How can I already be behind?
Why aren’t I rich and why don’t I have someone to run my errands and clean my house and pull my weeds?
Why isn’t there someone to cook my meals?
To force me to write?
As I was collecting snails (and pulling weeds, much to my neighbors’ happiness), I saw Ann Dee.
I showed her cute kids the snails in the WWE cup.
The, after talking with Ann Dee and begging the Ellis children to take the snails,
I came inside and I remembered an article I read yesterday.
(I read this article instead of writing, BTW.)
It was about writing 5000 words a day.
I decided, “Ummm. Nothing new here. Nothing.”
In a nutshell, the author said Do It.
Just do it.
Not one bit of new info.
Want to write 10,000 words a day?
Go for that.
The most you can physically do in a 24-hour period?
The fact is, you choose to write or not to.
I drove people around.
I went grocery shopping.
I read a book.
I watched House.
I cooked meals.
Now I’m behind.
This is life.
It gets in the way.
But it gives us something to write about.
Seeing Penny Ellis look at those snails in the WWE cup? Her cheeks pink from the sun? That look in her eyes like, “Why are you, an adult, showing me this? Why are you making me look?”
That was part of my life today.
It was precious and beautiful and worth 500 words.
It’s been a month since WIFYR, and I’ve been revising problems with my MC. During the critiques on my WIP, specifically the first chapter. I had to stand way back and see my MC how the readers were perceiving her. I hate to admit it, but she wasn’t that likeable. Even though the reader could feel sympathy for her situation, she came off as peevish and whiney.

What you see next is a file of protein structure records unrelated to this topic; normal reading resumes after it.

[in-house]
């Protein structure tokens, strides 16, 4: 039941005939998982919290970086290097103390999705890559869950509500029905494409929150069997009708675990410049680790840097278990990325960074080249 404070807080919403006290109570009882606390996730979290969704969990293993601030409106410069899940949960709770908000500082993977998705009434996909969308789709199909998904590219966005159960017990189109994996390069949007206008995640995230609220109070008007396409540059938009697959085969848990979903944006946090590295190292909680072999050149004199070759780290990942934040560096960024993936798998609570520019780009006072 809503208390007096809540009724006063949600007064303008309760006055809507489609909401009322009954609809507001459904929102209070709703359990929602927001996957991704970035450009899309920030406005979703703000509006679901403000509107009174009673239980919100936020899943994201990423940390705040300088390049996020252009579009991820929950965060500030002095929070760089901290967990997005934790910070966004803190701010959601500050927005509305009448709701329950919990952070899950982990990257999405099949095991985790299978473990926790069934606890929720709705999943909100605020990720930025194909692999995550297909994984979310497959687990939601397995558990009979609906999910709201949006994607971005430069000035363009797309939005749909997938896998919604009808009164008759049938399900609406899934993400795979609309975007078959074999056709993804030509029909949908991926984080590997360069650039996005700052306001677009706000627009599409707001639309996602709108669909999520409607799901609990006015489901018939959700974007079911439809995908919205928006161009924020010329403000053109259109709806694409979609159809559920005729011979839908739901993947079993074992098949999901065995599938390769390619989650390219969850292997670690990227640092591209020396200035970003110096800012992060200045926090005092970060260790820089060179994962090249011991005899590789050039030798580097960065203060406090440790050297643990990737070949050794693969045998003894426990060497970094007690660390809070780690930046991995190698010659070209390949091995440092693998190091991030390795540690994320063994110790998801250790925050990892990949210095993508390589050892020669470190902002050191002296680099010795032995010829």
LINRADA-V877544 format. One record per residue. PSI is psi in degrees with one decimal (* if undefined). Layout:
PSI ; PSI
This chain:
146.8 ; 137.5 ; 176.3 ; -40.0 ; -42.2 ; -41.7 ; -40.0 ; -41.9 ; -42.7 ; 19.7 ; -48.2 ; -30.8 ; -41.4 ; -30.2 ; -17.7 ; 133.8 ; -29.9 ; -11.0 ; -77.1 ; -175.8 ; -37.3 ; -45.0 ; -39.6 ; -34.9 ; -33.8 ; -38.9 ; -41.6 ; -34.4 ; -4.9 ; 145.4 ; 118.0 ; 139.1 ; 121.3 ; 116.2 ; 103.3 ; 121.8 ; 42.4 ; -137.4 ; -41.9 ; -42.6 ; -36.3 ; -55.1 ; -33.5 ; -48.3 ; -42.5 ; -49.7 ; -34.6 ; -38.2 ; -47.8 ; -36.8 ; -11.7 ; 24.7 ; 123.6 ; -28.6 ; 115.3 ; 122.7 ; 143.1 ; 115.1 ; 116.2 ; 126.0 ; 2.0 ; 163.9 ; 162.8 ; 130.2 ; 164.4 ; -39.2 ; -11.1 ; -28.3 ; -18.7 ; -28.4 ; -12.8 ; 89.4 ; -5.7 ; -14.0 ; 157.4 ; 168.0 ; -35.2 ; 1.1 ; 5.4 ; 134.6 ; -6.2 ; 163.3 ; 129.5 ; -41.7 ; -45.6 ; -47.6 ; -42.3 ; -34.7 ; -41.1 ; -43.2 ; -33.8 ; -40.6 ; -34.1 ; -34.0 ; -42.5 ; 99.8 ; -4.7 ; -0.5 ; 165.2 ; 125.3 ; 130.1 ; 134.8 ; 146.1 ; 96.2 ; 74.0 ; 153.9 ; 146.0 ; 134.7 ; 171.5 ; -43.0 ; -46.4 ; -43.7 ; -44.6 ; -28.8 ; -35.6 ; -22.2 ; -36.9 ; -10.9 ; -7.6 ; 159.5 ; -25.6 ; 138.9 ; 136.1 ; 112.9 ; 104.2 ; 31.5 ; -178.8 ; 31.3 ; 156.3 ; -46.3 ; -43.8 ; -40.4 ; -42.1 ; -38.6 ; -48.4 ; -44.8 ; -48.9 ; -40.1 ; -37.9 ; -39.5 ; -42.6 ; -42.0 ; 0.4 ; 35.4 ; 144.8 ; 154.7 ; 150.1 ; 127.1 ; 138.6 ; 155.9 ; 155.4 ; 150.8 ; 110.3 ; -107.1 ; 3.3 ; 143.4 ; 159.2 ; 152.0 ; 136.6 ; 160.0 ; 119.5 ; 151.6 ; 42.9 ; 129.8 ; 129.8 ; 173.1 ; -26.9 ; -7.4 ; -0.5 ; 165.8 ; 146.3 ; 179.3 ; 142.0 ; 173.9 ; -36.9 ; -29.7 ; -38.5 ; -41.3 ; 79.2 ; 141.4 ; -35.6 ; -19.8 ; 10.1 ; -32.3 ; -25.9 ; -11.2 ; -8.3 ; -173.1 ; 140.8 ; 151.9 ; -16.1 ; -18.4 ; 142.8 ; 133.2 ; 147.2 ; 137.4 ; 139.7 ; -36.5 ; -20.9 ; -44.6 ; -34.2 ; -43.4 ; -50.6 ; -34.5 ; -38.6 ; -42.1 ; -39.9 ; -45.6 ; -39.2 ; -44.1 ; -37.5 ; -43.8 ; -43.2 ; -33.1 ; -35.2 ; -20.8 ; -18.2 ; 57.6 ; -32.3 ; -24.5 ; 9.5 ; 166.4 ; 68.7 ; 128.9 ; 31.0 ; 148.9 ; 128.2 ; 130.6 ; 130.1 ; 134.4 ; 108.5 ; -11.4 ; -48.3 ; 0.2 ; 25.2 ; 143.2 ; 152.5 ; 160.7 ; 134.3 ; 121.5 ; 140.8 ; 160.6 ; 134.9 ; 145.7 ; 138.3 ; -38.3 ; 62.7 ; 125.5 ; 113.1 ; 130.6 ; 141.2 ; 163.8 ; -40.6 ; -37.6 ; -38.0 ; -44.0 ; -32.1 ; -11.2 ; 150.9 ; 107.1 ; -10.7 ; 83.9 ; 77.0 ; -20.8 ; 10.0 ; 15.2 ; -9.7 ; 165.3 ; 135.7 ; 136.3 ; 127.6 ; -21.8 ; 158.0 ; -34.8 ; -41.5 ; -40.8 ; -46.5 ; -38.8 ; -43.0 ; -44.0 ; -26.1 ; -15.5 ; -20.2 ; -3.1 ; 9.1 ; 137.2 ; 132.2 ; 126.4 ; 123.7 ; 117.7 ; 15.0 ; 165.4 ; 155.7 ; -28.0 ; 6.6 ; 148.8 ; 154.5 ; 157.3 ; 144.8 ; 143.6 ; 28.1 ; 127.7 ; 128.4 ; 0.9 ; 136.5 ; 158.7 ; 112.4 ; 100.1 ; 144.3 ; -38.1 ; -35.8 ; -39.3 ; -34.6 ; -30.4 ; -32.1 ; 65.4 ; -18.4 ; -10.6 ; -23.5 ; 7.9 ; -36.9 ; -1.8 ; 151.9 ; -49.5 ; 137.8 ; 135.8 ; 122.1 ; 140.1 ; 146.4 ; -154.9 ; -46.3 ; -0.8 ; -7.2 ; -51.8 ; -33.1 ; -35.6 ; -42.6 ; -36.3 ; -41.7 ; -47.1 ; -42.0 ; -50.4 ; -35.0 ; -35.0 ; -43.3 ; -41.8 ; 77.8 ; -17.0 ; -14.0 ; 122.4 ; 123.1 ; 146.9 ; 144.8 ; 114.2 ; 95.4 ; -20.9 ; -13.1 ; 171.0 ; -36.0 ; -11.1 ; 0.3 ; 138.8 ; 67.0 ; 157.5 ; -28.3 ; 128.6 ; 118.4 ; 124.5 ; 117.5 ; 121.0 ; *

Obviously that wasn’t the personality I was trying to write for her. The notes I took in Peggy Eddleman’s class at WIFYR have helped me help her to be a MC the reader wants to root for. Here are some hints Peggy gave us:
1. Make them good at something
2. Give them friends
3. Make them rational, but still make stupid decisions sometimes
4. Give them a conflict that is very personal to them
5. Make them proactive, not just reactive
6. Put them in jeopardy, or their goals at risk
7. Give them hardships and unfairness. Force them to make sacrifices
8. Have them love others and be loved by others.
9. Make them active but vulnerable. Make them the underdog
10. Characters are cool because of their strengths, but interesting because of their weakness. Make sure there is balance between strength and weakness.
We like characters because we are like them, or because we want to be like them. That’s essential since we spend so much time with them, and are asking our readers to do the same.
Worldbuilding is not just for fantasy novels, but also for contemporary ones. Here’s the thing: the world is slightly different to each person.
One person might have family roots that go back to the town founders, while another might move from place to place so often they don’t even bother to completely unpack. These two people will see the demolition of a local landmark in very different ways.
Another example is that of economic status. A wealthy person might walk through a store and notice nothing but disorganized displays and sticky spots on the floor. A poor person will likely be more focused on sale prices and whether or not the price tags on the food show the price per unit for easier comparisons.
It’s important to view the world through the eyes of your character. If you’re describing a real place, don’t focus on how it looks to you. You don’t matter. Focus on what your character would see. What are their priorities? Where do their emotional attachments lie?